As the luggage section, which caught fire, was under the seats the driver might have failed to notice it spreading upwards.

Wednesday 06 November 2013

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Japan: Dentist helps identify mudslide victims

After typhoon-triggered mudslides hit Tokyo’s Izu Oshima island last month, a local dentist is striving to bring victims back to their families by identifying the bodies with his forensic dentistry expertise.

The Metropolitan Police Department has dispatched coroners to the island for body identification. Records at a local dental clinic have contributed to the work.

“I can recognize my patients by looking at their teeth,” said Ayumu Okayama, who operates a dental clinic in the town of Oshima hit hard by Typhoon No. 26 in mid-October.

A native of Nerima Ward, Tokyo, the 52-year-old Okayama opened the clinic 20 years ago in the town where his grandmother lived. An average of 20 patients visit his clinic a day, and he has examined more than 5,000 people on the island so far.

On Oct. 17, a day after the mudslides occurred, Okayama was asked to help identify the body of a man. He received a phone call from the son of a patient, who had visited his clinic for treatment until September. The son asked Okayama, “As my father received treatment at your clinic, could you identify his body? ”

Okayama then went to the morgue and saw the victim’s face, which looked just how it was when the man was alive. The man still had a gentle expression on his face that he always wore.

“The victim’s family could have recognized him immediately, but I think they didn’t want to believe it was him,” Okayama said.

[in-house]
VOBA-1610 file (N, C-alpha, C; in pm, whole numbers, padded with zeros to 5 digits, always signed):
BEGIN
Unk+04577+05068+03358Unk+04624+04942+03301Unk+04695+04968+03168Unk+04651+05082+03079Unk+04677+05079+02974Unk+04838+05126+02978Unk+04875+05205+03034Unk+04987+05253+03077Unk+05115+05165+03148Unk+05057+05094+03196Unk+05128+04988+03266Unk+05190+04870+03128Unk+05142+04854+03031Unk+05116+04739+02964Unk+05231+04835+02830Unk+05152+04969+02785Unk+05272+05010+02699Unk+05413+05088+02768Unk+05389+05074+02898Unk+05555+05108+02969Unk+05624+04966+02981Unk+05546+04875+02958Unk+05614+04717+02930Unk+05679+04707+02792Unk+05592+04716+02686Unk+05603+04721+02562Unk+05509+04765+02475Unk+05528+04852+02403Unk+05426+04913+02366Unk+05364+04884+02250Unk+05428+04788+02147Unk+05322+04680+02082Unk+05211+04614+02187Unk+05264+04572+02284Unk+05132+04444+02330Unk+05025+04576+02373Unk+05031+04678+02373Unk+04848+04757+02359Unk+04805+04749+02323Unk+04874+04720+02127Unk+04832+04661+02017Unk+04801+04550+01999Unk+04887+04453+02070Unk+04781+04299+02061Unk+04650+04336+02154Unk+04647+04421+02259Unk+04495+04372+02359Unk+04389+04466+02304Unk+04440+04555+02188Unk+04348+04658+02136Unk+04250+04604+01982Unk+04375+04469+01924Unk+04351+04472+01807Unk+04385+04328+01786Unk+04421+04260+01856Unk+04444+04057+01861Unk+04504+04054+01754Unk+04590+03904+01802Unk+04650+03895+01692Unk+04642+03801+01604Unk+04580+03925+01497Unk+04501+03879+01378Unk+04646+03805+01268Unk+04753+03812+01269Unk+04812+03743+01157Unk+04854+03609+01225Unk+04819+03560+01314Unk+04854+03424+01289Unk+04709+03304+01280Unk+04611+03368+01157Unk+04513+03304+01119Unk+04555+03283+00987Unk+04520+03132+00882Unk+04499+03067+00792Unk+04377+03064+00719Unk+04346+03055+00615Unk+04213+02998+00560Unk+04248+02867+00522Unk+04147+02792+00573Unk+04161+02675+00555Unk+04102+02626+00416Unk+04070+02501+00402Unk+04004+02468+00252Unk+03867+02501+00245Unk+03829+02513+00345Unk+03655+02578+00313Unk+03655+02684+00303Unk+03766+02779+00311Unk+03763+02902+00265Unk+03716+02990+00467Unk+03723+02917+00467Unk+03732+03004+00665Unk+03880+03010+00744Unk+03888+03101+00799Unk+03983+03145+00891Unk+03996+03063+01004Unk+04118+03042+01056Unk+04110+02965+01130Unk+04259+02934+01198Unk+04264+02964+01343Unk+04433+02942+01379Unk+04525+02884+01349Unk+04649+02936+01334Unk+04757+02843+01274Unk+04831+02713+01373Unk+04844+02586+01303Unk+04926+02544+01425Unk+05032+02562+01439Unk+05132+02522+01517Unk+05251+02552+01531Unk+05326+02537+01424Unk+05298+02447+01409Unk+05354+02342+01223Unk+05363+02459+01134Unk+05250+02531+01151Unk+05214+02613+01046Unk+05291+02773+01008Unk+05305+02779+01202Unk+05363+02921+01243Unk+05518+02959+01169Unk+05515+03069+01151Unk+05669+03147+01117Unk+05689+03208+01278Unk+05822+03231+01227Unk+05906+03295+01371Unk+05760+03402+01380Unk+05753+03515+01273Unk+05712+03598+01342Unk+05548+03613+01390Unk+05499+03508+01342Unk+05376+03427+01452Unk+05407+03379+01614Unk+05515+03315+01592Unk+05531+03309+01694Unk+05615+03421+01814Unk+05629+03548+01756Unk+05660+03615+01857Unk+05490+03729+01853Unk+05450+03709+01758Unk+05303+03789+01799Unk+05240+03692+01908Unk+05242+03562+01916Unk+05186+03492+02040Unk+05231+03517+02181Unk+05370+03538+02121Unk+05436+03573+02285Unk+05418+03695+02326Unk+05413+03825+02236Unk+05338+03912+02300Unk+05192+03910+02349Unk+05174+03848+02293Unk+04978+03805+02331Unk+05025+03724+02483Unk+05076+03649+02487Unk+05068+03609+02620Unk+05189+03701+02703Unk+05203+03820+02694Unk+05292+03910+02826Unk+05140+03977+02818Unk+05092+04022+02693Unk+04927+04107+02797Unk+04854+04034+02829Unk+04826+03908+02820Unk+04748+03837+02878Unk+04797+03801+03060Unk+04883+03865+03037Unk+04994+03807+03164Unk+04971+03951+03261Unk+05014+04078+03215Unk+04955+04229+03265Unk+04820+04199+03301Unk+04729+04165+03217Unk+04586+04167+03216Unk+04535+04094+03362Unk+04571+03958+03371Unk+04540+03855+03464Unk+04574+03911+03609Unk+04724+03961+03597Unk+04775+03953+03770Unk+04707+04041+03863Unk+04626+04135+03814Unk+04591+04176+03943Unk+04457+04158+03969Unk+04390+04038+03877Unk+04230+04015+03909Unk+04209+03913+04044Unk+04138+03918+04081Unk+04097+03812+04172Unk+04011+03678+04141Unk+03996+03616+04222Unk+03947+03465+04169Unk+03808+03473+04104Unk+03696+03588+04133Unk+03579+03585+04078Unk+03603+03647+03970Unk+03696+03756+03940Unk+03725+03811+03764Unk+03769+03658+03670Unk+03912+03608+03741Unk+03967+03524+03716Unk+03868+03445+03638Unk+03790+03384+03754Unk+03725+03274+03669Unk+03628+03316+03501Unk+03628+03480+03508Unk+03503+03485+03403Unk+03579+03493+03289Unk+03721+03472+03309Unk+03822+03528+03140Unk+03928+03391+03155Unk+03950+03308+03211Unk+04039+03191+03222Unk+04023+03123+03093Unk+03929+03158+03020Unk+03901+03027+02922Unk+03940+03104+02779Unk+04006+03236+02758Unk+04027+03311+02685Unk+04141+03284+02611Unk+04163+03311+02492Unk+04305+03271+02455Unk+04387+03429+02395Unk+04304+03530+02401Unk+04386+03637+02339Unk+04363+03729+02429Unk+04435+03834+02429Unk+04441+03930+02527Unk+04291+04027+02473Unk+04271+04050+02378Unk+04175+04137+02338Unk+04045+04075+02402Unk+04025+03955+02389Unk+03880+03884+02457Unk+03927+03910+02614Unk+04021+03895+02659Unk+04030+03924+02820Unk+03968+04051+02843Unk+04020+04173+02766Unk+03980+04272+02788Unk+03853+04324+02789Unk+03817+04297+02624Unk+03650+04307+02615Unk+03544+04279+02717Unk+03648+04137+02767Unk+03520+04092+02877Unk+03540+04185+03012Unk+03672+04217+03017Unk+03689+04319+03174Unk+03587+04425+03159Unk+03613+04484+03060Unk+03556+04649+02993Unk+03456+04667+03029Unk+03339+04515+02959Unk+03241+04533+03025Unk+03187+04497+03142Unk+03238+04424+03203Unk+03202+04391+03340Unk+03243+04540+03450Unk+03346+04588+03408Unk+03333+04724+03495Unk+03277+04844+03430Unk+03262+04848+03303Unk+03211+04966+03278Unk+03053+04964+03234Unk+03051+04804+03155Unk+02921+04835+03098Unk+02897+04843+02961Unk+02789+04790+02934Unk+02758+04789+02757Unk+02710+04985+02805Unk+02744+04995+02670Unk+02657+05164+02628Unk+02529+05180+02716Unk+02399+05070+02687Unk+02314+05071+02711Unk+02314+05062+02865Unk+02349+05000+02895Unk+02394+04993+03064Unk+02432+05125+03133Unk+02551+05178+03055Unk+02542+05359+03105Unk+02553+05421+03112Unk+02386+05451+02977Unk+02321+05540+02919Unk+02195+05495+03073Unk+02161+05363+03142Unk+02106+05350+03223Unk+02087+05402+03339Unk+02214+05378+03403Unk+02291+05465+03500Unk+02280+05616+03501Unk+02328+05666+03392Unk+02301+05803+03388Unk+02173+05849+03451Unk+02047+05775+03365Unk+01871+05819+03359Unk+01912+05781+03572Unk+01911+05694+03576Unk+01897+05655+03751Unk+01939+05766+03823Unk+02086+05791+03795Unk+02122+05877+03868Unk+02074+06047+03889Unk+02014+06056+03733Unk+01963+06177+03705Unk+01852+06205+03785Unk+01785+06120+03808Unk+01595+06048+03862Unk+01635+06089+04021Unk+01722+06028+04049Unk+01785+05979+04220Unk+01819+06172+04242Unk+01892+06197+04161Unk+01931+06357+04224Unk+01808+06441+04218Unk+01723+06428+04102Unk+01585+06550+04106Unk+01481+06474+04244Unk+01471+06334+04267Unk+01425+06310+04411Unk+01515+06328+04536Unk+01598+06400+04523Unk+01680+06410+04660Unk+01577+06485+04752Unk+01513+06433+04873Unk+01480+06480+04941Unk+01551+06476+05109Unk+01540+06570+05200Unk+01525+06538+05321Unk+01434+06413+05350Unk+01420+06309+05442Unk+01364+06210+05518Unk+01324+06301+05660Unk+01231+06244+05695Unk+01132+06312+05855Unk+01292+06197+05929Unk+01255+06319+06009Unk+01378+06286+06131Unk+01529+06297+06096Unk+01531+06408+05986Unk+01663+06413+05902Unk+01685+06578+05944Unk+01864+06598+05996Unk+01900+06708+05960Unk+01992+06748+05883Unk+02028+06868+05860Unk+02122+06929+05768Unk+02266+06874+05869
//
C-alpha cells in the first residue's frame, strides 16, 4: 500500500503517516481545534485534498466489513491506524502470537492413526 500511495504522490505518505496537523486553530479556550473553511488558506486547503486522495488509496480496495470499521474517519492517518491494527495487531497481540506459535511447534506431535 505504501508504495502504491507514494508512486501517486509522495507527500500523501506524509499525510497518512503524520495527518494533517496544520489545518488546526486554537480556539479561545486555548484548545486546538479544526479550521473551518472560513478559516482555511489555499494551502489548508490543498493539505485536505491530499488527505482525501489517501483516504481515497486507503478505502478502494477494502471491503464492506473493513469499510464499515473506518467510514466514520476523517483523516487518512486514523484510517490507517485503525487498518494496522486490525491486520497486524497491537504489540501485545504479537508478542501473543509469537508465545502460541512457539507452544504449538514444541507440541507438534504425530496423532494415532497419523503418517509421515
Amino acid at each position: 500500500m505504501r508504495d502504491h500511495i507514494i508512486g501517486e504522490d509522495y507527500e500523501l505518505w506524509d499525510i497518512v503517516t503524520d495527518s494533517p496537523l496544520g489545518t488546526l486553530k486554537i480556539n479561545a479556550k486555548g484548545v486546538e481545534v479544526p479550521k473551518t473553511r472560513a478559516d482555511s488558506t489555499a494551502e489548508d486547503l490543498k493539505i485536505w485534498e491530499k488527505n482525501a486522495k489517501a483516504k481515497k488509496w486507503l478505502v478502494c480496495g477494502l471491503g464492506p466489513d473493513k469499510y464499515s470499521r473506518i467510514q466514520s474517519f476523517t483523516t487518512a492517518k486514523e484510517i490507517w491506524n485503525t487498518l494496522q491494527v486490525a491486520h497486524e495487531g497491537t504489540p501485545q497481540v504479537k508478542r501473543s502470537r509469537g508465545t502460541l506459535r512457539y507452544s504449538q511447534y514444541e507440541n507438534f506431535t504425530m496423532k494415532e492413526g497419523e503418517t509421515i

After conducting dental identification, he told the family, “[The victim] must be him.” The bereaved family then thanked Okayama and bowed deeply.

Two days later, Okayama carried out another dental identification on a female victim at the request of the MPD. Just by looking at her teeth, he knew the victim was one of his patients.

“Dentists have their own ways of drilling and filling, so we recognize people we’ve worked on,” he said.

After referring to his office’s dental records, it was confirmed that the victim’s teeth matched those of a patient he examined several years ago.

“Dentists should not only fix teeth, but also face their patients, even after their death,” Okayama said.

When he was a dental university student, Okayama joined a team to carry out dental identification on victims of the crash of a Japan Airlines jet in 1985 upon the request of an acquaintance who is also a dentist and went to the same university. He climbed Mt. Osutaka in Gunma Prefecture to reach the crash site, where he checked the victims’ teeth with dental records. The bodies of the victims were unrecognizable, making teeth the key to identifying the victims. Okayama said helping to identify victims of the mudslides in Oshima reminds him of his experience on Mt. Osutaka.

Six of those who were killed by the mudslides, or went missing, are his patients.

“I have been able to work as a dentist thanks to support from residents of the island,” Okayama said. “I want [the victims] to be returned to their families as soon as possible.”

Wednesday 06 November 2013